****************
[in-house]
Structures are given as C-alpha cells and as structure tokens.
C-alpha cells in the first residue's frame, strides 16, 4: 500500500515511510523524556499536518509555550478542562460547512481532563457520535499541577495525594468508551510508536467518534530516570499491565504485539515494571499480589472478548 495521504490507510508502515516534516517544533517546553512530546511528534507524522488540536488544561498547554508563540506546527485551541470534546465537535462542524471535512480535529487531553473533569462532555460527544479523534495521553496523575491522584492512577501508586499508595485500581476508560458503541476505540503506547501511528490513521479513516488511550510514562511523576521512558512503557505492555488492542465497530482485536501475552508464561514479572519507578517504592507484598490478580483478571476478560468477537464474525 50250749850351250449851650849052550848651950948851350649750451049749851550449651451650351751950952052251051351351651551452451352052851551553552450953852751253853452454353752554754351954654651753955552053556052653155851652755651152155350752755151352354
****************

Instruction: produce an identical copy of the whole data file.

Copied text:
[in-house]
Structures are given as C-alpha cells and as structure tokens.
C-alpha cells in the first residue's frame, strides 16, 4: 500500500515511510523524556499536518509555550478542562460547512481532563457520535499541577495525594468508551510508536467518534530516570499491565504485539515494571499480589472478548 495521504490507510508502515516534516517544533517546553512530546511528534507524522488540536488544561498547554508563540506546527485551541470534546465537535462542524471535512480535529487531553473533569462532555460527544479523534495521553496523575491522584492512577501508586499508595485500581476508560458503541476505540503506547501511528490513521479513516488511550510514562511523576521512558512503557505492555488492542465497530482485536501475552508464561514479572519507578517504592507484598490478580483478571476478560468477537464474525 50250749850351250449851650849052550848651950948851350649750451049749851550449651451650351751950952052251051351351651551452451352052851551553552450953852751253853452454353752554754351954654651753955552053556052653155851652755651152155350752755151352354